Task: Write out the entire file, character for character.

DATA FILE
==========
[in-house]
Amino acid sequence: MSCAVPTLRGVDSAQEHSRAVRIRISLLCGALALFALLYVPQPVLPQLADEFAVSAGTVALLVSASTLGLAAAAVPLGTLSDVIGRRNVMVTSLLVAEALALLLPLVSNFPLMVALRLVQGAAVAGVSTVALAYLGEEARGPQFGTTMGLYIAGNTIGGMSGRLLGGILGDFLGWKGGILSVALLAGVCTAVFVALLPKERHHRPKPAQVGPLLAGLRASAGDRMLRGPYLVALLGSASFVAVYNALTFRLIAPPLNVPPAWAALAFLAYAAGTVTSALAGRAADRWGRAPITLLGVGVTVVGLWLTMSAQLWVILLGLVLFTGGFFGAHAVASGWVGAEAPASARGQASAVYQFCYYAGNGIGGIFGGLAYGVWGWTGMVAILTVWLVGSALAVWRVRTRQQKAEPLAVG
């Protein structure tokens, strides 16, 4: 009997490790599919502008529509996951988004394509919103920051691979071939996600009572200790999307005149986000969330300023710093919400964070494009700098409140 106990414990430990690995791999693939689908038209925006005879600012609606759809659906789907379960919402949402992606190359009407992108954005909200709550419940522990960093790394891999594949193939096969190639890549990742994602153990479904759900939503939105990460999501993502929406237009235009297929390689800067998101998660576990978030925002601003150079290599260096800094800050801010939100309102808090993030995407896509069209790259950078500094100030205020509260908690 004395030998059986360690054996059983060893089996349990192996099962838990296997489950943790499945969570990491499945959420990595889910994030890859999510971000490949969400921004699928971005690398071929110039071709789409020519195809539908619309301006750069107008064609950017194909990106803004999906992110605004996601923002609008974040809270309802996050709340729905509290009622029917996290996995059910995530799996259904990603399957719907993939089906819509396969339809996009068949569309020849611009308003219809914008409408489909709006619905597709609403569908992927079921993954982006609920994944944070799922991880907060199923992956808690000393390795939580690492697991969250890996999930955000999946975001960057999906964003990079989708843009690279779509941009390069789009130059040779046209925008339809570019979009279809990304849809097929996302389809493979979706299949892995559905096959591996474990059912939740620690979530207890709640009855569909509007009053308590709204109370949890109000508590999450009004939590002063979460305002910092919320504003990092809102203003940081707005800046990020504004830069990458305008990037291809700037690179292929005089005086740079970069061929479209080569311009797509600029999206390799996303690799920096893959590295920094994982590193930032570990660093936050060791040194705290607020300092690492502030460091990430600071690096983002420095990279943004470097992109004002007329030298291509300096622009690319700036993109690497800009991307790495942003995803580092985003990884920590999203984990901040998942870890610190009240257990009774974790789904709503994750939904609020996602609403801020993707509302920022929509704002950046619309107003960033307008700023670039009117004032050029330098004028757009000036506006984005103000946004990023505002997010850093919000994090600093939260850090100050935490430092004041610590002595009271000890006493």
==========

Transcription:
[in-house]
Amino acid sequence: MSCAVPTLRGVDSAQEHSRAVRIRISLLCGALALFALLYVPQPVLPQLADEFAVSAGTVALLVSASTLGLAAAAVPLGTLSDVIGRRNVMVTSLLVAEALALLLPLVSNFPLMVALRLVQGAAVAGVSTVALAYLGEEARGPQFGTTMGLYIAGNTIGGMSGRLLGGILGDFLGWKGGILSVALLAGVCTAVFVALLPKERHHRPKPAQVGPLLAGLRASAGDRMLRGPYLVALLGSASFVAVYNALTFRLIAPPLNVPPAWAALAFLAYAAGTVTSALAGRAADRWGRAPITLLGVGVTVVGLWLTMSAQLWVILLGLVLFTGGFFGAHAVASGWVGAEAPASARGQASAVYQFCYYAGNGIGGIFGGLAYGVWGWTGMVAILTVWLVGSALAVWRVRTRQQKAEPLAVG
């Protein structure tokens, strides 16, 4: 009997490790599919502008529509996951988004394509919103920051691979071939996600009572200790999307005149986000969330300023710093919400964070494009700098409140 106990414990430990690995791999693939689908038209925006005879600012609606759809659906789907379960919402949402992606190359009407992108954005909200709550419940522990960093790394891999594949193939096969190639890549990742994602153990479904759900939503939105990460999501993502929406237009235009297929390689800067998101998660576990978030925002601003150079290599260096800094800050801010939100309102808090993030995407896509069209790259950078500094100030205020509260908690 004395030998059986360690054996059983060893089996349990192996099962838990296997489950943790499945969570990491499945959420990595889910994030890859999510971000490949969400921004699928971005690398071929110039071709789409020519195809539908619309301006750069107008064609950017194909990106803004999906992110605004996601923002609008974040809270309802996050709340729905509290009622029917996290996995059910995530799996259904990603399957719907993939089906819509396969339809996009068949569309020849611009308003219809914008409408489909709006619905597709609403569908992927079921993954982006609920994944944070799922991880907060199923992956808690000393390795939580690492697991969250890996999930955000999946975001960057999906964003990079989708843009690279779509941009390069789009130059040779046209925008339809570019979009279809990304849809097929996302389809493979979706299949892995559905096959591996474990059912939740620690979530207890709640009855569909509007009053308590709204109370949890109000508590999450009004939590002063979460305002910092919320504003990092809102203003940081707005800046990020504004830069990458305008990037291809700037690179292929005089005086740079970069061929479209080569311009797509600029999206390799996303690799920096893959590295920094994982590193930032570990660093936050060791040194705290607020300092690492502030460091990430600071690096983002420095990279943004470097992109004002007329030298291509300096622009690319700036993109690497800009991307790495942003995803580092985003990884920590999203984990901040998942870890610190009240257990009774974790789904709503994750939904609020996602609403801020993707509302920022929509704002950046619309107003960033307008700023670039009117004032050029330098004028757009000036506006984005103000946004990023505002997010850093919000994090600093939260850090100050935490430092004041610590002595009271000890006493």